Mister is at the point in his life where he’s learning new words every day. Deciduous, awry, yield, gigantic, and stupendous are all familiar to him. The most impressive part is that he knows how to use these words. Learning what it means is one thing, but using it correctly is another. And he does both. And he’s only two. I’m going to need a dictionary and thesaurus to keep up with this kid.
But sometimes not even Mister’s gigantic vocabulary can describe what is going on just perfectly. Take parenting, for example. One minute it is the best thing ever, being a mother is a gem. The next minute, I’m hoping for a jury duty summons in the mail. I want to skedaddle. Maybe gemdaddlious would be the right word for parenting.
And my writing process? One day or week or sometimes even month I’ll be super prolific. Then, almost as if my tank needs to refill itself, ideas and writing will only come out in a trickle. Fruitricklessness.
Sometimes writing fiction, or about fiction, is the same way. It is hard to find just the right word. For example, I’ve been working on my elevator pitch a lot lately for the Western Pennsylvania Society of Children’s Books Writers and Illustrators (WPASCBWI) conference (tonight!). After about 17 gazillion drafts, I took a version to my critique group. I had:
My chapter book is about Mabel, a spirited tomboy, who wants to go camping so badly that she’s even looking forward to the itchy mosquito bites. All she has to do is stay in the Blossoms troop long enough to go. But she screws up. Twice. She knocks out the troop leader while saving a spider. Then she eats all the cookies for the cookie sale. Sure, she gets kicked out, but she’s not about to let that stop her. She crashes the campsite and rescues the Blossoms from a stinky situation.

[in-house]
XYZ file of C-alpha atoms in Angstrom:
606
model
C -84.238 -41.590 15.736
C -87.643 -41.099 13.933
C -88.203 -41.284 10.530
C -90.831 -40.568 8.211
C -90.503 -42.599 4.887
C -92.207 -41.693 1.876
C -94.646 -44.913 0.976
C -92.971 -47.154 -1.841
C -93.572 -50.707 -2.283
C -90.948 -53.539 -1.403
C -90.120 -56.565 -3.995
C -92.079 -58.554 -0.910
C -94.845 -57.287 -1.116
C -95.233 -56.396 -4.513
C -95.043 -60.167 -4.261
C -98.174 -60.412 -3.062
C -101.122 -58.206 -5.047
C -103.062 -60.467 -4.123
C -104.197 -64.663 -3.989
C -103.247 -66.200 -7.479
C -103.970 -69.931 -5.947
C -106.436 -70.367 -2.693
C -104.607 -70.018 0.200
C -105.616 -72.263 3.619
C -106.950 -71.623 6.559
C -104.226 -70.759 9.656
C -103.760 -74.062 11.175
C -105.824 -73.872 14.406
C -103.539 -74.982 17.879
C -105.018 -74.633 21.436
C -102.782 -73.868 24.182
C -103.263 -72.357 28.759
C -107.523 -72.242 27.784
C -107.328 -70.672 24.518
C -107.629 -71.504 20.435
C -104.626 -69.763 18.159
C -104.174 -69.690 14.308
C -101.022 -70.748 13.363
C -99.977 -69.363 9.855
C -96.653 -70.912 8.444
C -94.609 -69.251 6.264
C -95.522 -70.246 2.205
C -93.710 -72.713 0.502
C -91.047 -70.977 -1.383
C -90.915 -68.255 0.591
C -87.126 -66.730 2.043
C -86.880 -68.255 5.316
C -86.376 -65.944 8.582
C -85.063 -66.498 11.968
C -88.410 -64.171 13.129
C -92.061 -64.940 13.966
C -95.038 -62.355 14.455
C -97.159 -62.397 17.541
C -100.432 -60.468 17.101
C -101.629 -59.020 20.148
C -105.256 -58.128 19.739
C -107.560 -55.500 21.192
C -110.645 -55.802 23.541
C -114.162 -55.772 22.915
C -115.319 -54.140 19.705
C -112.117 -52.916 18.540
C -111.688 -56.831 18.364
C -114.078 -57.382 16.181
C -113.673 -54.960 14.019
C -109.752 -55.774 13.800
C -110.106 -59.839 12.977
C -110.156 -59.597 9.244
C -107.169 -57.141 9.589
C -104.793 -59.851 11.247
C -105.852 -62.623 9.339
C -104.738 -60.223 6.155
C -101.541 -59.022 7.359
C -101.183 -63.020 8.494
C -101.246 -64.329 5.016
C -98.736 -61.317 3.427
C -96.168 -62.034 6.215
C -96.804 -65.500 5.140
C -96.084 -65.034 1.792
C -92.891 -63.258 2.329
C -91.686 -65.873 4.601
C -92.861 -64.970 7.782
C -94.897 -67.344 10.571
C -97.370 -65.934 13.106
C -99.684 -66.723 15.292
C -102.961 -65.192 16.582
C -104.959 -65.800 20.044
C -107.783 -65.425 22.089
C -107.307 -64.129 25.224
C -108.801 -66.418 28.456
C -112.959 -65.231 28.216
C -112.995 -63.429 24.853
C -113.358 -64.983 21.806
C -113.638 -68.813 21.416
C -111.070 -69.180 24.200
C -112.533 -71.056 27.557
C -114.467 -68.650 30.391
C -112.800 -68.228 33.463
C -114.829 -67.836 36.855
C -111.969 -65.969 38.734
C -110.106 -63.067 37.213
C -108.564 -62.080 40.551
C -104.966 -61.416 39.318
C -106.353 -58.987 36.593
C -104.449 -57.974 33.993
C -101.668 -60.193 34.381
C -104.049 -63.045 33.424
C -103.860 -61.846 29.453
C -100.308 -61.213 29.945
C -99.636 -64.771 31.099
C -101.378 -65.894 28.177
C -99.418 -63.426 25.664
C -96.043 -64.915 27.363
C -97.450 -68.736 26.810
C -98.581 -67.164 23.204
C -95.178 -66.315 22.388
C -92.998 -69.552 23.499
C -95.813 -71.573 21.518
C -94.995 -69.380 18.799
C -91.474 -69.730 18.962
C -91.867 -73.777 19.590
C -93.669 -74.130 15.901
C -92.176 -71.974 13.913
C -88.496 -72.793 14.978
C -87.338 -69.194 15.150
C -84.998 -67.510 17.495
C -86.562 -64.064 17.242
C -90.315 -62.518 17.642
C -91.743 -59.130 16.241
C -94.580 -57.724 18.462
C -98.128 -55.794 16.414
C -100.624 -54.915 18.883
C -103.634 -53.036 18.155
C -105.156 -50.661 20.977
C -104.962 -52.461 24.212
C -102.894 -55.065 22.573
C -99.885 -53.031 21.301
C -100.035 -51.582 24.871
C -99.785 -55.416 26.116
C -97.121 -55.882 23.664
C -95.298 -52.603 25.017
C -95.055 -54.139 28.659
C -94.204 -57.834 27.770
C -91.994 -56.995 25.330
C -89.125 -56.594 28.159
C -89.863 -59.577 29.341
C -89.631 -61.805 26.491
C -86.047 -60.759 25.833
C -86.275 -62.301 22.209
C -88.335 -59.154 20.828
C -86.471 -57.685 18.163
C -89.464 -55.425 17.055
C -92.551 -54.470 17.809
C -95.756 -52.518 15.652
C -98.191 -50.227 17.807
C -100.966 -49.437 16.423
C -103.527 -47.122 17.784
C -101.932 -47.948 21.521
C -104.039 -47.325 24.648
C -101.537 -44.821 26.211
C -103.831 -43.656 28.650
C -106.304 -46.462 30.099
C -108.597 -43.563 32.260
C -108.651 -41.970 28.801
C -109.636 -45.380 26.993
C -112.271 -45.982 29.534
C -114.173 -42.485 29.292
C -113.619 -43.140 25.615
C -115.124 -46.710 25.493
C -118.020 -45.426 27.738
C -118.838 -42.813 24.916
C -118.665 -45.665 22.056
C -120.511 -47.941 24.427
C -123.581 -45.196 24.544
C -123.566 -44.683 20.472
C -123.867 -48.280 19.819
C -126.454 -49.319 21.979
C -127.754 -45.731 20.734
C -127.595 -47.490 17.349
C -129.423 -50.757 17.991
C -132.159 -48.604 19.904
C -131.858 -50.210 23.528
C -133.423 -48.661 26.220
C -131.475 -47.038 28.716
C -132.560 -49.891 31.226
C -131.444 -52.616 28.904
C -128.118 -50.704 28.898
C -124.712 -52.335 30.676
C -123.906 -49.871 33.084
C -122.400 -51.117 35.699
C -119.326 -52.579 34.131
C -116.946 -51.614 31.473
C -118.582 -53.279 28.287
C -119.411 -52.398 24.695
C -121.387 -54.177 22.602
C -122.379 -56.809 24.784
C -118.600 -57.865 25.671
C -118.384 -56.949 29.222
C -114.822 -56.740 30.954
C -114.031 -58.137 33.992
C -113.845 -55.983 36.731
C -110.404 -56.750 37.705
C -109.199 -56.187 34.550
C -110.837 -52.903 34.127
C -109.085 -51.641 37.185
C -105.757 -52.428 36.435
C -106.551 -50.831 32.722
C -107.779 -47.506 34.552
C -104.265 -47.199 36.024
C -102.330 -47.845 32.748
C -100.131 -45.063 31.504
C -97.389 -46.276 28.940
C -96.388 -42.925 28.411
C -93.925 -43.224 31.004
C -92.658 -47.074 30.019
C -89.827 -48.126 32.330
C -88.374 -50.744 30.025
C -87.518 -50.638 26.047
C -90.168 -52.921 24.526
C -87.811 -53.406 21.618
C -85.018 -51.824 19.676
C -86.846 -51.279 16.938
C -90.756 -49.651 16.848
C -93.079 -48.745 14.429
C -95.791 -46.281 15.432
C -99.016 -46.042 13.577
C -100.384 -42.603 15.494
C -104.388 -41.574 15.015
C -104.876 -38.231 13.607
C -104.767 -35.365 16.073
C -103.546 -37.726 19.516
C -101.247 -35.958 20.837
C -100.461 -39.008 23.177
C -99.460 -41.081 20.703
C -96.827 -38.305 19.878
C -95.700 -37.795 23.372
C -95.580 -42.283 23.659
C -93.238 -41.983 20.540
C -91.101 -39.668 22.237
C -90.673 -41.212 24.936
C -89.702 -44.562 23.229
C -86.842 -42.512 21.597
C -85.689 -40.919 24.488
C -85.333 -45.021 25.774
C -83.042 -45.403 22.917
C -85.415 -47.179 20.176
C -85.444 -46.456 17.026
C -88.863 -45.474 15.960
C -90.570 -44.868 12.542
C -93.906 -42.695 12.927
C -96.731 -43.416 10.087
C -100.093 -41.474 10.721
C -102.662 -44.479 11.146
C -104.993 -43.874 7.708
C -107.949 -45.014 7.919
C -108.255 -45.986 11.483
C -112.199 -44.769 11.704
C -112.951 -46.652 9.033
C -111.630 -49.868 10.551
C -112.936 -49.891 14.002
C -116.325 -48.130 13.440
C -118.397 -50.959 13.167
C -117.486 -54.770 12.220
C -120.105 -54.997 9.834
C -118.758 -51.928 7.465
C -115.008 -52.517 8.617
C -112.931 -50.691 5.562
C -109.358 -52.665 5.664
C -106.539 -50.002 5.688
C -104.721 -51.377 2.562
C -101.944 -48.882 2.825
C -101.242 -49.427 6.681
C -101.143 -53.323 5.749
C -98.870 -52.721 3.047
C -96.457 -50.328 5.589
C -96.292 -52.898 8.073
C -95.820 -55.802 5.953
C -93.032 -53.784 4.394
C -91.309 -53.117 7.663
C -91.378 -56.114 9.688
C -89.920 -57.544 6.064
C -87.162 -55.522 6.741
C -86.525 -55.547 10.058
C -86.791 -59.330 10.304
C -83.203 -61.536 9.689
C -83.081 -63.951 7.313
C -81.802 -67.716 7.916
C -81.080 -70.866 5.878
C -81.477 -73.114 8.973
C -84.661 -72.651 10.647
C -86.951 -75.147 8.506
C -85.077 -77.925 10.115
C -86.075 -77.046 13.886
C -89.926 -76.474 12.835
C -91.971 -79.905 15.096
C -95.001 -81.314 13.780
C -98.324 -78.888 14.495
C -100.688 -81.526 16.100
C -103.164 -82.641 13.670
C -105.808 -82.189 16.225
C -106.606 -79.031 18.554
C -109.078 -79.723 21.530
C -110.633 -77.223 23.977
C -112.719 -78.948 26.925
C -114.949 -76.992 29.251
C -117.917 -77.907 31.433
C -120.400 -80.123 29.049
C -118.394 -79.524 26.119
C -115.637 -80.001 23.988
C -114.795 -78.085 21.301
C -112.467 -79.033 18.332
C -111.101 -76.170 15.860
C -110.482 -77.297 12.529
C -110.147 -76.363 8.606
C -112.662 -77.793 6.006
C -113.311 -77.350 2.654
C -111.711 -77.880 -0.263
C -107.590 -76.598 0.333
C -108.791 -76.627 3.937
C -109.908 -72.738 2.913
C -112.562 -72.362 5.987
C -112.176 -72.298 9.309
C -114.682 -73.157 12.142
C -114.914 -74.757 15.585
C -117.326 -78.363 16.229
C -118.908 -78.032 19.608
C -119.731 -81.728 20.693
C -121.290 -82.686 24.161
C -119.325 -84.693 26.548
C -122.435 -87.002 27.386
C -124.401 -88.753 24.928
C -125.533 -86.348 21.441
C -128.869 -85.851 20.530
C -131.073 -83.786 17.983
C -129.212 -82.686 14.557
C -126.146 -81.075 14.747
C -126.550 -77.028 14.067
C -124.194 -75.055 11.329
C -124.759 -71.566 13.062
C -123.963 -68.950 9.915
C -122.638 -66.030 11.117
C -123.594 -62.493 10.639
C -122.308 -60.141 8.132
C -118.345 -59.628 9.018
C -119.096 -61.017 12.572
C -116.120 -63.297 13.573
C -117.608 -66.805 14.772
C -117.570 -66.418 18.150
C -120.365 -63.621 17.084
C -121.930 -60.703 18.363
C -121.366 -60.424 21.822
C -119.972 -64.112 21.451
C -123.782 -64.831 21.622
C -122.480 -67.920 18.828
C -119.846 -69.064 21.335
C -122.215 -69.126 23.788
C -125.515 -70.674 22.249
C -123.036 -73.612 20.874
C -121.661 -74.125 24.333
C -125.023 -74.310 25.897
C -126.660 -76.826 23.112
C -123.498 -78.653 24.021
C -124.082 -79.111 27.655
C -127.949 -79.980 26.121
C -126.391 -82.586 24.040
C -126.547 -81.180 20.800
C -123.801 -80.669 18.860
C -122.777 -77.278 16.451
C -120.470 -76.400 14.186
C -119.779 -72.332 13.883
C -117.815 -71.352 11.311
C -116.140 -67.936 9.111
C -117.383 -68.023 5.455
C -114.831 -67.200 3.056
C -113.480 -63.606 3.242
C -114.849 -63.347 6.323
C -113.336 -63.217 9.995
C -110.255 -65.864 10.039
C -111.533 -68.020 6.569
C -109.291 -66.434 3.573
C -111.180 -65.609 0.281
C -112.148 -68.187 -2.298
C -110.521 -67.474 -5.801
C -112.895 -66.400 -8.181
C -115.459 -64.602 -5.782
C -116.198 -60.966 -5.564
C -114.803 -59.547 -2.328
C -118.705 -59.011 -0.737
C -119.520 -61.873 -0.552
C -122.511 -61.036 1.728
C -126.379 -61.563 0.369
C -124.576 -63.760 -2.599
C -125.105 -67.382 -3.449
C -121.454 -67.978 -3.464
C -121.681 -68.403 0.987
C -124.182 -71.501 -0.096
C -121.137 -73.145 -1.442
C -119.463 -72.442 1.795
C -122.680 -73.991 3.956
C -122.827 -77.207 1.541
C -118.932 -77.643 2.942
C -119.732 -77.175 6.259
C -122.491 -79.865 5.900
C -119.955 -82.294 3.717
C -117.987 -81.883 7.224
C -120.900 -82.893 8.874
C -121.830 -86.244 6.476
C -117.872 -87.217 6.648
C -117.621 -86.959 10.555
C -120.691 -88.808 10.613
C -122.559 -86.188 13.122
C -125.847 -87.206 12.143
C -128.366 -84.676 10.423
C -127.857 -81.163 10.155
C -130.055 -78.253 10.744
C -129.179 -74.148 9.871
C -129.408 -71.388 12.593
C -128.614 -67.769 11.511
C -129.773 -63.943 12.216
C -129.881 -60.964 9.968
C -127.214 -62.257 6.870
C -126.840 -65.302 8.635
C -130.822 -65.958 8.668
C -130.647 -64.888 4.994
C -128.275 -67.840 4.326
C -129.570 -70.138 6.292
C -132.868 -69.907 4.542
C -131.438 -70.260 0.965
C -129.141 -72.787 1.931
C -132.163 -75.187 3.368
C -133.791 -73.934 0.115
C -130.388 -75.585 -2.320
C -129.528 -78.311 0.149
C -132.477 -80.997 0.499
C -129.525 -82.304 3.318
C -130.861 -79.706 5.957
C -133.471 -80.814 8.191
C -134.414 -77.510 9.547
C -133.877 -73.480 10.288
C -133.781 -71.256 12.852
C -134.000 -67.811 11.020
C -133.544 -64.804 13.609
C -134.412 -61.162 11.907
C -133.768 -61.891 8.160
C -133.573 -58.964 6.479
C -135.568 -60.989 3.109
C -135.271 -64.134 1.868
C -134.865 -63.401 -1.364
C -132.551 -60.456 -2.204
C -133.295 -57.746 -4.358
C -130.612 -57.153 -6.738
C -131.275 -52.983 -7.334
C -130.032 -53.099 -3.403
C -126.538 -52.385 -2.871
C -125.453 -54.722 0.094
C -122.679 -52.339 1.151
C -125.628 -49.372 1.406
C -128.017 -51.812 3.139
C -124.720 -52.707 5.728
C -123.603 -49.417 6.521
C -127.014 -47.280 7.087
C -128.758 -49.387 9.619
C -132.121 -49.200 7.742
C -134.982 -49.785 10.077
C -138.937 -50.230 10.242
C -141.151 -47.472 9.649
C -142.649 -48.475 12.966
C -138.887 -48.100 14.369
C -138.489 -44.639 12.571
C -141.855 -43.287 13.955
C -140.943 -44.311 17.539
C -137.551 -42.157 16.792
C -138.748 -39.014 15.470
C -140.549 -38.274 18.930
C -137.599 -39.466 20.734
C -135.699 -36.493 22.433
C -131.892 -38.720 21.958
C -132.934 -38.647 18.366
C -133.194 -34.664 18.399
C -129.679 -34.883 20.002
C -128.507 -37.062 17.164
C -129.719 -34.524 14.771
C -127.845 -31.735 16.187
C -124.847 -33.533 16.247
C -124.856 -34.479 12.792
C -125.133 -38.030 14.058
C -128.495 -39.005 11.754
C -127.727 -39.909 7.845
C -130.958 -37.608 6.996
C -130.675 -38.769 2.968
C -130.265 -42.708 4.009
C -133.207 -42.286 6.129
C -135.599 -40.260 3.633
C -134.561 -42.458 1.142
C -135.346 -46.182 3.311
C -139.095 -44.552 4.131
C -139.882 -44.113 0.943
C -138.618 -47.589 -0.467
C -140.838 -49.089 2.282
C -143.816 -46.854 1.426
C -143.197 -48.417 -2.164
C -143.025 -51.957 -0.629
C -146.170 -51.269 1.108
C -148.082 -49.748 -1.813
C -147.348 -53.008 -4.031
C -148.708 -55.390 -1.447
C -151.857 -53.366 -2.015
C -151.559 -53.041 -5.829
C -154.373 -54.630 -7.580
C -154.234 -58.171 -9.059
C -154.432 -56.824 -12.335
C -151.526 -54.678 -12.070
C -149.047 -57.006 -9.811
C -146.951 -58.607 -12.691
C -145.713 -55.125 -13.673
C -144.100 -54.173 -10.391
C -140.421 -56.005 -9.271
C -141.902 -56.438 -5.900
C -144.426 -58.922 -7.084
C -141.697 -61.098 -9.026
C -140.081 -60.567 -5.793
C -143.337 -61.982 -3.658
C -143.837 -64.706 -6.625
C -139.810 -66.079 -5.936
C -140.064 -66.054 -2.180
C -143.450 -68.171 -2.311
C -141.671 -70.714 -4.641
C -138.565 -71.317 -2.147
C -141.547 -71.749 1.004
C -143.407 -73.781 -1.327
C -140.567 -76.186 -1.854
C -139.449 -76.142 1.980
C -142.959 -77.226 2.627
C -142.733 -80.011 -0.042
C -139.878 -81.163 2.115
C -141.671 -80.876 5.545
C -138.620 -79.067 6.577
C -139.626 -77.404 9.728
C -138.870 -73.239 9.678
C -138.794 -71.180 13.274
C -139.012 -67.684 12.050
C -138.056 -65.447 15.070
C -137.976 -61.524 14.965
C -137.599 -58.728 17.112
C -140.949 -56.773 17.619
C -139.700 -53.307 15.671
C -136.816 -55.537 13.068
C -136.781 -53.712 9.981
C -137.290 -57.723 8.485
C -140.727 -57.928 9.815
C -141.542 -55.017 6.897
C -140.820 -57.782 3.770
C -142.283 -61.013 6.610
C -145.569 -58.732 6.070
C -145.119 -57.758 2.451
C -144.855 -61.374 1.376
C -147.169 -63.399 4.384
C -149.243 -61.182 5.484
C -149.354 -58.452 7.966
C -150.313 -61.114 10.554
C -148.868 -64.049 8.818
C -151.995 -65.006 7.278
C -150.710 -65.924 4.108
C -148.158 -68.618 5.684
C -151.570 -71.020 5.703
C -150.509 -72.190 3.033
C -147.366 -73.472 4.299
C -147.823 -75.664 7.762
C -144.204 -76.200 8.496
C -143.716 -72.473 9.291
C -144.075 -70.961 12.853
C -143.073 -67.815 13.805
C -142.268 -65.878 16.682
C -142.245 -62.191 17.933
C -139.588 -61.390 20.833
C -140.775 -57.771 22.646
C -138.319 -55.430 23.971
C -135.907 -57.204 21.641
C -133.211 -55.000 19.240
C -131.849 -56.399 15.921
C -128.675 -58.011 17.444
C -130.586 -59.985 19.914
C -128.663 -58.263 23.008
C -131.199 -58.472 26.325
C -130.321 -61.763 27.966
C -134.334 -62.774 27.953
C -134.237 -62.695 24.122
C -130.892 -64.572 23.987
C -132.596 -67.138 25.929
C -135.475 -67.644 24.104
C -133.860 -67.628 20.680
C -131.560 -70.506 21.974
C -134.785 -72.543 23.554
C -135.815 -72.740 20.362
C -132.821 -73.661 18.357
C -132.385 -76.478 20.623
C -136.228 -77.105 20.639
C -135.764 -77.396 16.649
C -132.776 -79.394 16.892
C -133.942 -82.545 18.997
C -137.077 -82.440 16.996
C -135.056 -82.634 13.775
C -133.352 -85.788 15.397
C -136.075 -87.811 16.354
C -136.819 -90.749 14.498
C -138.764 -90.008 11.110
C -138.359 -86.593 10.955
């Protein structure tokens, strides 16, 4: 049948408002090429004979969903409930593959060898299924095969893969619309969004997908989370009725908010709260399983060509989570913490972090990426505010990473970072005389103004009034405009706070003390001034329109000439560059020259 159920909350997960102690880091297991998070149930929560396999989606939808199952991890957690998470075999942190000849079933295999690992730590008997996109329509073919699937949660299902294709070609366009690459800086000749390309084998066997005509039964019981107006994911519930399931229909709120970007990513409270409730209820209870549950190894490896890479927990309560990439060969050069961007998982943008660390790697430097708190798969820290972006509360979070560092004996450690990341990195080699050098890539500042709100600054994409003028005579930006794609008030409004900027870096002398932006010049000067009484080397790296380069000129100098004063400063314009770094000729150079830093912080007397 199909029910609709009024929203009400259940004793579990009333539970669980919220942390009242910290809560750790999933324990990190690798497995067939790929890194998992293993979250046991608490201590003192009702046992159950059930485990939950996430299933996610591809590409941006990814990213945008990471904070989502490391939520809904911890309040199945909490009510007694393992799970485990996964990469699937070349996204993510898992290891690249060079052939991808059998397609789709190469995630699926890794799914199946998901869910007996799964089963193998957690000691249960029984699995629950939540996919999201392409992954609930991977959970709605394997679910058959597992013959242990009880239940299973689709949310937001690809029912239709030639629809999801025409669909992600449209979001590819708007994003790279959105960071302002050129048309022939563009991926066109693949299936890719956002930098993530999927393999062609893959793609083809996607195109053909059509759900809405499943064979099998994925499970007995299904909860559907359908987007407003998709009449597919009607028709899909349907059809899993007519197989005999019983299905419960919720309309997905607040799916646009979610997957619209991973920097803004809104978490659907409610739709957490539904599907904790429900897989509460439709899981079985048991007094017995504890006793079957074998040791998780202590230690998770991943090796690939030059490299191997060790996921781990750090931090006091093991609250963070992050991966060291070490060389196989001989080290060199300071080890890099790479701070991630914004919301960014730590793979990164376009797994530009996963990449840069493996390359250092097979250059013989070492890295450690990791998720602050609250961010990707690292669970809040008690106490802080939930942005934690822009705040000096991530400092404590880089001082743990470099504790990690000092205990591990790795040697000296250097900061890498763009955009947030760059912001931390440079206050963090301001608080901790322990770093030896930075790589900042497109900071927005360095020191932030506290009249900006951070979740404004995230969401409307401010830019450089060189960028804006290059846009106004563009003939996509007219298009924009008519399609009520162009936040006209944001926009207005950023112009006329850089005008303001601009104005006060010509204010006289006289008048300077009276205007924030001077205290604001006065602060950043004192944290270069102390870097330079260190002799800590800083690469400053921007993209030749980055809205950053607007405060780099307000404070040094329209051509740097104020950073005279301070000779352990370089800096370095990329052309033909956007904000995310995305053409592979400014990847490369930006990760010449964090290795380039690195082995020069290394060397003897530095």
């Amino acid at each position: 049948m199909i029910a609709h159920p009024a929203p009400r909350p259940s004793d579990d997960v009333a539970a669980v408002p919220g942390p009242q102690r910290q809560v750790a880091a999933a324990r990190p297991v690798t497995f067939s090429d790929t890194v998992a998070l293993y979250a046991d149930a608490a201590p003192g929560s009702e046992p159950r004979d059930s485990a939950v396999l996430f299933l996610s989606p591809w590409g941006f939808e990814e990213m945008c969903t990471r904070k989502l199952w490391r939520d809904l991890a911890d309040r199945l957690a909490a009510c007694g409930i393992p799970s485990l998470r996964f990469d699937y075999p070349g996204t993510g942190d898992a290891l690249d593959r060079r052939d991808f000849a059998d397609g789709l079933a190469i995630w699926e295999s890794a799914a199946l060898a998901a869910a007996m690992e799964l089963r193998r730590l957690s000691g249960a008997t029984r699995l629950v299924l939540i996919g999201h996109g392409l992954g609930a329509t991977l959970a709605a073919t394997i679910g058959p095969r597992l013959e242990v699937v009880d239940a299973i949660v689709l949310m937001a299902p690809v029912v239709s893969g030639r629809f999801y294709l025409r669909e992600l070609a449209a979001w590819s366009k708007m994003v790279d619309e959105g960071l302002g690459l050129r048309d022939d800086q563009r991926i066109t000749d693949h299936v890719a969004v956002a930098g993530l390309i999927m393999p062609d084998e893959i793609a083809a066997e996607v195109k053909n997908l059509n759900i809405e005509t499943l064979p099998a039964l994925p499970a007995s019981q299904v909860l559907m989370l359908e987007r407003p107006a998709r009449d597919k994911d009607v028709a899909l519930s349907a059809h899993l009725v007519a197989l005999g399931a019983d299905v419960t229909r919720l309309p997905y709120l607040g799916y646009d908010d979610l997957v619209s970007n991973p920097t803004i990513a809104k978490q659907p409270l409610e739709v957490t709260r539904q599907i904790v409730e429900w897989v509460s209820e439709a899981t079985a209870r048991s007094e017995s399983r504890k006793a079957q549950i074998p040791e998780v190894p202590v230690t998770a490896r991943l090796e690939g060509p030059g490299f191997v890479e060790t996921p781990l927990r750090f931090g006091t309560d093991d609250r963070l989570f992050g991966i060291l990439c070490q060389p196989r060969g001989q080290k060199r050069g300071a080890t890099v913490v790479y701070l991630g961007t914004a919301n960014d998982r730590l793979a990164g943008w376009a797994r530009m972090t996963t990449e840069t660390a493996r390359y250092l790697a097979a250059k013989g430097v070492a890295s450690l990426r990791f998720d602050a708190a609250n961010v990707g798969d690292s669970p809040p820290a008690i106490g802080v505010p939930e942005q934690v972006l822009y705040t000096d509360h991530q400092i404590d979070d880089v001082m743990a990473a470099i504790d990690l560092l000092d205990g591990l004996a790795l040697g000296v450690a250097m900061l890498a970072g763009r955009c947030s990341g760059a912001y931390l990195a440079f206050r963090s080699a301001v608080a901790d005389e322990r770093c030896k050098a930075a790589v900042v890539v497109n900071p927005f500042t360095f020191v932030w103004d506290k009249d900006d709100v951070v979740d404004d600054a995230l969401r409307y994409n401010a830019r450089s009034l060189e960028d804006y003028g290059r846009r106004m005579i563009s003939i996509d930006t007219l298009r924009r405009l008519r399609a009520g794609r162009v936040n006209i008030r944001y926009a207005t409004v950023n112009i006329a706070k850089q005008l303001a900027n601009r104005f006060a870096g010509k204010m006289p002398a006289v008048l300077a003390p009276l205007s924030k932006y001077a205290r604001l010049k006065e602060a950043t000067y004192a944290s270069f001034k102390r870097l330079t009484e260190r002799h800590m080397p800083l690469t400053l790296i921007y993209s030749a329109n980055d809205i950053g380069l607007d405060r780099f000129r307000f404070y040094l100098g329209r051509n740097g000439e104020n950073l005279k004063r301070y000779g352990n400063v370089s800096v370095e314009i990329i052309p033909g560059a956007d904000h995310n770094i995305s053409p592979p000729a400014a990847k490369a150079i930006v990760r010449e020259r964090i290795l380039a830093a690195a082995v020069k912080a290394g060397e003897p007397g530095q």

The group had a problem with using “screws up,” citing that screws has other connotations. They brought up something to consider for sure. But I didn’t like the alternatives either. “Goofs” makes me think silly, “messes” is a little tough to say with nervous mouth, and “makes a mistake” isn’t true to my character’s voice. I couldn’t find the word that fit just right (and I actually ended up changing the sentence completely).
The same thing happened in the book that belongs to the pitch above. The antagonist, Lacy, has brown curly hair that Mabel snipped off in kindergarten because she wanted to see if it still bounced when it wasn’t attached to her head. I wanted to describe the springyness of her curls. Curly didn’t cut it (ha! get it? because Mabel snipped…oh nevermind). Bouncy reminded me of a super ball. So I settled on sproingy.
As I’ve mentioned before, I’m a neologist. I like making up new words. But, the good news is, so do kids. Sometimes they are accidental, pronunciation or rule-application mistakes. But sometimes they are for fun. And I think words should be fun. We, even those of us who aren’t writers, spend far too much time with them not to have a little hooplamusement.
Other links about words: